Tuesday, February 26, 2013

Calcium carbonate (limestone): What it does


Handful of ground limestone

Calcium carbonate, the chief component of limestone, is a widely used amendment to neutralize soil acidity and to supply calcium (Ca) for plant nutrition.  The term lime can refer to several products, but for agricultural use it generally refers to ground limestone.

Production
Limestone is a common sedimentary rock found in widespread geologic deposits. It has been used throughout much of recorded history as a building material, a cementing agent, and in agriculture to improve acid soils. An agricultural liming material (ag lime) is broadly defined as any substance containing Ca or magnesium (Mg) and capable of neutralizing acidity. Many materials can be classified as ag lime.

Spreading limestone
Ag lime is extracted from quarries or mines and usually requires mechanical crushing. The fineness of the ag lime is important in determining how quickly it reacts with soil acidity. Limestone of a smaller particle size reacts quickly since there is more exposed surface area for chemical reaction. Larger particles are slower to react, but provide a sustained, longer-term source of acid neutralization. A measurement of particle size is typically reported on the product label.

Other materials in the ag lime, such as clay, will reduce its purity and diminish the acid-neutralizing capacity. Ag lime effectiveness is rated based on its comparison with pure calcium carbonate (CaCO3), a value that is expressed as the percent calcium carbonate equivalent (CCE). Ag lime is more soluble in acid soils than in neutral or alkaline soils. The presence of CaCO3  in soil is detected by the effervescence or fizz’ when a drop of strong acid is applied.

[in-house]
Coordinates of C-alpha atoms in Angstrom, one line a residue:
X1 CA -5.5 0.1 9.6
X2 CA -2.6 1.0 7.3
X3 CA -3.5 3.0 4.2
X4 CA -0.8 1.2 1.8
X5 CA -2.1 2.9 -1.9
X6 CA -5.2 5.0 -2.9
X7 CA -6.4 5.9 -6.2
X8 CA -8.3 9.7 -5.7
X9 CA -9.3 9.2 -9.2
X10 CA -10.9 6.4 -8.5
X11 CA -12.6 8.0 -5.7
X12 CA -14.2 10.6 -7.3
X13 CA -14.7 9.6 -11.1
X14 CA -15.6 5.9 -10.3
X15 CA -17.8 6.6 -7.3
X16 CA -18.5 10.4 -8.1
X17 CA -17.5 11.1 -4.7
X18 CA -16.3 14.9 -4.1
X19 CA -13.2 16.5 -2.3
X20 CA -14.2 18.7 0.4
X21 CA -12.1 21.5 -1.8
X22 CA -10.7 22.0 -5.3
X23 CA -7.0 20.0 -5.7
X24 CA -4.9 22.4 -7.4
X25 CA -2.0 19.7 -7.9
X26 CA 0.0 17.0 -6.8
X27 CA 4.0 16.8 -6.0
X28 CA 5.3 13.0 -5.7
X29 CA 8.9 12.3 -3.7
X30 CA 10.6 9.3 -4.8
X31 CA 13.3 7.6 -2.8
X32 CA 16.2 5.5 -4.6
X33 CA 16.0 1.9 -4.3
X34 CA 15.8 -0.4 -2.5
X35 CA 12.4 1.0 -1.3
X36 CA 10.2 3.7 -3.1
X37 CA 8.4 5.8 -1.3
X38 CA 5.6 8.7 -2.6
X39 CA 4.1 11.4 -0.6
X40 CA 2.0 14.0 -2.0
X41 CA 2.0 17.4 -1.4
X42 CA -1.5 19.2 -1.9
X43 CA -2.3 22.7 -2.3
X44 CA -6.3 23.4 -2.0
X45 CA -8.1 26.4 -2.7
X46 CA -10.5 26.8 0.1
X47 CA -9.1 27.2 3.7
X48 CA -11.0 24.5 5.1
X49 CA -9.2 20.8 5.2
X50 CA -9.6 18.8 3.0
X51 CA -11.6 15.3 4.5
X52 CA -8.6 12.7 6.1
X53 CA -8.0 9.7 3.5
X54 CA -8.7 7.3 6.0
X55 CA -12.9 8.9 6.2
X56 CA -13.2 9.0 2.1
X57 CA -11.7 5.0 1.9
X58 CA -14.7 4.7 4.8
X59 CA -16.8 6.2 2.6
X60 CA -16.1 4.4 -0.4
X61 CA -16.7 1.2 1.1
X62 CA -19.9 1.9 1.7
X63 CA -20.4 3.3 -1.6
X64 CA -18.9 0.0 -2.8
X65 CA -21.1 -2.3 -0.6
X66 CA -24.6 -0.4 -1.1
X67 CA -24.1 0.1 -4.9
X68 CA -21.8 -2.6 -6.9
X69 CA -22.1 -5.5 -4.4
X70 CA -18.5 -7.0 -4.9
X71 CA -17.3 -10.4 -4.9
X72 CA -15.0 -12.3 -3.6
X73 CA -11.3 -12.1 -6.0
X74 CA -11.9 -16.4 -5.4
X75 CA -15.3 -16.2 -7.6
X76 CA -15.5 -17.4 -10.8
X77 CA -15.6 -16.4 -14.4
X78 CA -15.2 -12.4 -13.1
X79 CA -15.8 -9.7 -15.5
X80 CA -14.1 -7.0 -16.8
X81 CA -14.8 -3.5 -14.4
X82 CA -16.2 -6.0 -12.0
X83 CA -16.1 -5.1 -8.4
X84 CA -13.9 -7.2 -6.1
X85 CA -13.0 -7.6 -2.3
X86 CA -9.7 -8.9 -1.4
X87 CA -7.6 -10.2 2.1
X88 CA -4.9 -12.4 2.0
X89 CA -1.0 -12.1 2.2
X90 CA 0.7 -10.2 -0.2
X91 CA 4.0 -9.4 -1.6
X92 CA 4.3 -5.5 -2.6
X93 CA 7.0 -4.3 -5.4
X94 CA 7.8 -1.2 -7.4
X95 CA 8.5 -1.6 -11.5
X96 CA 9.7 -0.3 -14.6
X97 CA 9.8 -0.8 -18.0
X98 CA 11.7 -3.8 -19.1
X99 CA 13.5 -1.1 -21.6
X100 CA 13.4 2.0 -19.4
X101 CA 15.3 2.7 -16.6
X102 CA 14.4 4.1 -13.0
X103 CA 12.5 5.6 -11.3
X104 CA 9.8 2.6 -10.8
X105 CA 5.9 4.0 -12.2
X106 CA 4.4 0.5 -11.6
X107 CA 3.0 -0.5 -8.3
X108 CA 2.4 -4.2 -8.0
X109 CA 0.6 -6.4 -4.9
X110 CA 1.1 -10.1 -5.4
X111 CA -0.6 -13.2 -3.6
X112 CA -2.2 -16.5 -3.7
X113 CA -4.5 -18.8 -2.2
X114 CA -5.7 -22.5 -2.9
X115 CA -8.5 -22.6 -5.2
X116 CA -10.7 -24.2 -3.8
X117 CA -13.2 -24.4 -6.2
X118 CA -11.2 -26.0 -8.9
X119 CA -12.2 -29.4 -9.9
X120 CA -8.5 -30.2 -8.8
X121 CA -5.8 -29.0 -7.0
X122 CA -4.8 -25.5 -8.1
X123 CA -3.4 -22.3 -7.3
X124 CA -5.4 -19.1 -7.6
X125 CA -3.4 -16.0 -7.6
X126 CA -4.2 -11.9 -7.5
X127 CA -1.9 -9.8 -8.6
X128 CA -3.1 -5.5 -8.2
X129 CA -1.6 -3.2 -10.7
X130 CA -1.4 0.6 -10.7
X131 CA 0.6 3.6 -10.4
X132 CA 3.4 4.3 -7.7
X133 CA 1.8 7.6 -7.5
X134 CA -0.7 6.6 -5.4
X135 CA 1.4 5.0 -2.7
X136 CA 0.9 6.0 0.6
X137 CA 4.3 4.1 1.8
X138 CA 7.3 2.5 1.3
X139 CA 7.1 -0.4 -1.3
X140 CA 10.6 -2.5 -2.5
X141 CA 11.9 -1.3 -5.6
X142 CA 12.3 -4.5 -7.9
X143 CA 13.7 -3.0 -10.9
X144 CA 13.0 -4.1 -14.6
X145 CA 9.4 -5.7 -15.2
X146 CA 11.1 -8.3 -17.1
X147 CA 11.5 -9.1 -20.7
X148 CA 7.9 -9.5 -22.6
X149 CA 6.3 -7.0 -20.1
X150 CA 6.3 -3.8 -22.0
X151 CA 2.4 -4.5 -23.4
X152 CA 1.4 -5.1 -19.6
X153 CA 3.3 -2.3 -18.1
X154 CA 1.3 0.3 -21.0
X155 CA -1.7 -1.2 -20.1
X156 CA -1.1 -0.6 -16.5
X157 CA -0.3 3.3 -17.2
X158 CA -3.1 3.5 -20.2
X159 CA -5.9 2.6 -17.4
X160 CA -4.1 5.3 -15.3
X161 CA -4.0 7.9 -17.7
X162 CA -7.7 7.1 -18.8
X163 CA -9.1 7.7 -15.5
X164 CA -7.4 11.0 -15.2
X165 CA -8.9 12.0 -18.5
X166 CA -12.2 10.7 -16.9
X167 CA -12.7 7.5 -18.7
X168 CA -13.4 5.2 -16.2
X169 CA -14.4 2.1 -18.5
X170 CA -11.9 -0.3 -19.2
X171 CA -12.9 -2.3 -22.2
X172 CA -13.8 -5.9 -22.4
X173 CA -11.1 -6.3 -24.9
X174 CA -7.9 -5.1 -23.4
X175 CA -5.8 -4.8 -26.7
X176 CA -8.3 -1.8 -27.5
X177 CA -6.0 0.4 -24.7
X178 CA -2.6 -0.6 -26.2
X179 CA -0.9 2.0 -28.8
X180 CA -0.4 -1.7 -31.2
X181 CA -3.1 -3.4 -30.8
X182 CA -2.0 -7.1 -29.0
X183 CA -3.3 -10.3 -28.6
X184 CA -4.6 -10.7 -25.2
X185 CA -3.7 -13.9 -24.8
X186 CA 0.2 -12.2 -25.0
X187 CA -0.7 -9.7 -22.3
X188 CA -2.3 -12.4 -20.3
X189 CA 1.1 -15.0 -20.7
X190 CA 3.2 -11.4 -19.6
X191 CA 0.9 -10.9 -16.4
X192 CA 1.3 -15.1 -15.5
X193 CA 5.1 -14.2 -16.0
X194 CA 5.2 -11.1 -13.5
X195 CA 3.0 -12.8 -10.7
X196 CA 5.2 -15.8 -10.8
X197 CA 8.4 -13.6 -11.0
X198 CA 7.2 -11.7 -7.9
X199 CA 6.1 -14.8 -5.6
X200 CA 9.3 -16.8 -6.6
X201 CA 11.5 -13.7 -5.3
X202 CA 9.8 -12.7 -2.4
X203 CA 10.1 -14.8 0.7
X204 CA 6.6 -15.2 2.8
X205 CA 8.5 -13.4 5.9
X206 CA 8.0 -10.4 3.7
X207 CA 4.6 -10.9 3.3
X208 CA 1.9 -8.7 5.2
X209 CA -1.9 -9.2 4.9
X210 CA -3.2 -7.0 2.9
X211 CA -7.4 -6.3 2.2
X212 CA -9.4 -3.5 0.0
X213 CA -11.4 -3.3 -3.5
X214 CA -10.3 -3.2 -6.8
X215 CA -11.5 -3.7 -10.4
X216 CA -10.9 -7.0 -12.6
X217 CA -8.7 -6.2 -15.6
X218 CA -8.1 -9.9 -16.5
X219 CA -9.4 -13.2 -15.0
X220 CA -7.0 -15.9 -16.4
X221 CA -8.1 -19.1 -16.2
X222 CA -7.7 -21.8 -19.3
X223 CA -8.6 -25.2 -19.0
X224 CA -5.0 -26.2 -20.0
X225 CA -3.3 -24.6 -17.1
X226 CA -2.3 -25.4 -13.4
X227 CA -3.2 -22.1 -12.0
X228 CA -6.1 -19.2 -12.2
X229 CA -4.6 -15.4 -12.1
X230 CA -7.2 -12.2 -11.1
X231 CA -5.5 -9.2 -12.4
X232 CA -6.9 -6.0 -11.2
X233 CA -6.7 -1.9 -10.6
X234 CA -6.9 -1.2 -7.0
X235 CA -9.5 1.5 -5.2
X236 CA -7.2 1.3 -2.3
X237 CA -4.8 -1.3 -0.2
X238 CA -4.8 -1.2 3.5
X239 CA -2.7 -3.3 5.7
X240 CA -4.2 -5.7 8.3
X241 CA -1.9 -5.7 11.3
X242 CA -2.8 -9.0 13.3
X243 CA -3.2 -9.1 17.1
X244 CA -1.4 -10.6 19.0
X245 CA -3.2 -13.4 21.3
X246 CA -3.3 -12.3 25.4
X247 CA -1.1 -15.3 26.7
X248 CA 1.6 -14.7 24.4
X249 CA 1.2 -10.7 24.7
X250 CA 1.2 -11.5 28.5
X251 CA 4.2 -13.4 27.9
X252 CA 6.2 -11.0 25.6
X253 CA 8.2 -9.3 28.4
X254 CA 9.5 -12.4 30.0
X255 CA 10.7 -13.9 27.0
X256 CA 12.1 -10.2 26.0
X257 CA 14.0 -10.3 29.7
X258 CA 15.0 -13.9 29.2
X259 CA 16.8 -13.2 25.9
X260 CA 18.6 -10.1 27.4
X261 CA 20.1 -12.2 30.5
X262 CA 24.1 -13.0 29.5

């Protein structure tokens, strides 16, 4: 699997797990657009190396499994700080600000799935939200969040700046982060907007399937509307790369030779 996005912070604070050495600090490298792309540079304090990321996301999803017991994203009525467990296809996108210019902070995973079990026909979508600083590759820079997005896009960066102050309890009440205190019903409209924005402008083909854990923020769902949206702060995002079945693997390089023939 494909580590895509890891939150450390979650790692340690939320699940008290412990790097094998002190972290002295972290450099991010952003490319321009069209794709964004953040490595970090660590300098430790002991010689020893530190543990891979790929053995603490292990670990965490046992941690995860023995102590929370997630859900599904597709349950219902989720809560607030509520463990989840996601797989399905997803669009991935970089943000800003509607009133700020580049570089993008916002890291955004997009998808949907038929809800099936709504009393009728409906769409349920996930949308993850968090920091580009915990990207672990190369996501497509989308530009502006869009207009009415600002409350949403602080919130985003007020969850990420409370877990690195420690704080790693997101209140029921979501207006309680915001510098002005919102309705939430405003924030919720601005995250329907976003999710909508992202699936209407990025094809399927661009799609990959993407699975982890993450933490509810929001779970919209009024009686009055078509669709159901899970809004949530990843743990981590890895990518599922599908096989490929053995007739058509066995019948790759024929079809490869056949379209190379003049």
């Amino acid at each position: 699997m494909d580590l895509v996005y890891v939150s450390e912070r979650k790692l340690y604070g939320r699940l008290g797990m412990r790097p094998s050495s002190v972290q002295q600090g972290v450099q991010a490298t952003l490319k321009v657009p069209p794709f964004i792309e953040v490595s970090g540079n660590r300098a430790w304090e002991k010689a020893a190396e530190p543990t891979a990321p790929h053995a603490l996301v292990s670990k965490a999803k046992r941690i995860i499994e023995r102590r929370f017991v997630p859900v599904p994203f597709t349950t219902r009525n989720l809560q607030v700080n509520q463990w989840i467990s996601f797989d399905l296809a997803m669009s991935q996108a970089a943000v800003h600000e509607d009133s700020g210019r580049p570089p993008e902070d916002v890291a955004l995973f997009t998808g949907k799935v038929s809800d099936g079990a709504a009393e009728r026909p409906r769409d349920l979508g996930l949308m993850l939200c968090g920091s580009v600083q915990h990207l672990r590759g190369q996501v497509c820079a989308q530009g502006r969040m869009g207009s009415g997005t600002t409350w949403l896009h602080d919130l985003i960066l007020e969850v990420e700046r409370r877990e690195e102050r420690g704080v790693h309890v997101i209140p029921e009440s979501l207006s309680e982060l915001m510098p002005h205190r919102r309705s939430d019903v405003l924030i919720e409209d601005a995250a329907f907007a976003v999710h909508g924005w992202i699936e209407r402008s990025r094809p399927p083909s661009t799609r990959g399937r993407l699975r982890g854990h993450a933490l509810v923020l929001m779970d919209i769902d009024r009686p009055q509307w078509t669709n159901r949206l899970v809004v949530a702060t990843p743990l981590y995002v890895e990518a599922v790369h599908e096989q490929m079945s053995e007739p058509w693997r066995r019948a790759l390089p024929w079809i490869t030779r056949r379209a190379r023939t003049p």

Chemical Properties
Limestone/Calcite – calcium carbonate [CaCO3]   
Mostly insoluble in water, but solubility increases in acid conditions (maximum of 40% Ca).
Dolomite – calcium magnesium carbonate [Ca.Mg(CO3)2
Mostly insoluble in water, but solubility increases in acid conditions (between 2 to 13% Mg)
Hydrated/Slaked lime – calcium hydroxide [Ca(OH)2]  
Relatively insoluble in water; forms a solution of pH >12
Burned lime/Quick lime – calcium oxide [CaO
Reacts with water to form hydrated lime

Agricultural Use
The primary use of ag lime is to raise the pH of acid soils and reduce the concentration of aluminum  (Al) in soil solution. Poor crop growth in acid soils is largely due to soluble Al, whicis toxic to the root system of many plants.  Lime will reduce soluble Al by two reactions:

1) CaCO3 + H2O --> Ca2+ + 2OH- + CO2    
2) Al3+ [soluble] + 3OH- --> Al(OH)3 [insoluble]

Additions of ag lime also supply valuable Ca (and possibly Mg) for plant nutrition. Some secondary benefits of neutralizing soil acidity with ag lime include:
Increased phosphorus (P) availability
Improved nitrogen (N) fixation by legumes
Enhanced N mineralization and nitrification
Better water use, nutrient recovery, and plant performance with a healthier root system
Aluminum toxicity eliminated by adding limestone
  
Management Practices
The quantity of ag lime needed to bring a soil to a desirable pH range can be easily determined in the laboratory. Ag lime is most commonly spread uniformly on the soil and then mixed through the root zone. Neutralizing soil acidity is not a one-time process, but must be repeated periodically depending on the soil and environmental conditions. Typical application rates are measured in tons per acre.
Limestone spreader

Non Agricultural Uses
Limestone is one of the most widely utilized of all earth materials. In addition to its use in building and construction, lime­stone is used in diverse applications such as air pollution control, treatment systems for drinking water and waste water, soil stabilization, medicines, antacids, and cosmetics.

A pdf version of this post is available at the IPNI website here


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